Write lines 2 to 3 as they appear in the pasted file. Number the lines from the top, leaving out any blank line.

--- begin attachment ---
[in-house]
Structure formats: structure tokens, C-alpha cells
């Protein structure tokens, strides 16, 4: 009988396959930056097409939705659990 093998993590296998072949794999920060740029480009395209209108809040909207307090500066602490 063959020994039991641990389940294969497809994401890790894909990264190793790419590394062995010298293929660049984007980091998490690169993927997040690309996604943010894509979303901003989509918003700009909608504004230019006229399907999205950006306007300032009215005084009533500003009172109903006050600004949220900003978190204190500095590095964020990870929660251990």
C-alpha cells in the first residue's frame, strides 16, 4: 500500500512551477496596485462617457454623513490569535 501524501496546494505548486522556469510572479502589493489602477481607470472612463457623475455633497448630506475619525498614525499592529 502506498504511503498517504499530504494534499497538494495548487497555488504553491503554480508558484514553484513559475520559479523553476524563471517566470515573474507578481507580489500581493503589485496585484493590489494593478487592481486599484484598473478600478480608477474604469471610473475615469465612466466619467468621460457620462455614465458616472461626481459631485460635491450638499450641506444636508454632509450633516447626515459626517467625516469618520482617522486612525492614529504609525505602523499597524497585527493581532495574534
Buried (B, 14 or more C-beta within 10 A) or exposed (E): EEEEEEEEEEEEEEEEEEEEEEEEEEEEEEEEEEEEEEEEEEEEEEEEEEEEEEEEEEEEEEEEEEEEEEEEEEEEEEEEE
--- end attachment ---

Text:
Structure formats: structure tokens, C-alpha cells
């Protein structure tokens, strides 16, 4: 009988396959930056097409939705659990 093998993590296998072949794999920060740029480009395209209108809040909207307090500066602490 063959020994039991641990389940294969497809994401890790894909990264190793790419590394062995010298293929660049984007980091998490690169993927997040690309996604943010894509979303901003989509918003700009909608504004230019006229399907999205950006306007300032009215005084009533500003009172109903006050600004949220900003978190204190500095590095964020990870929660251990």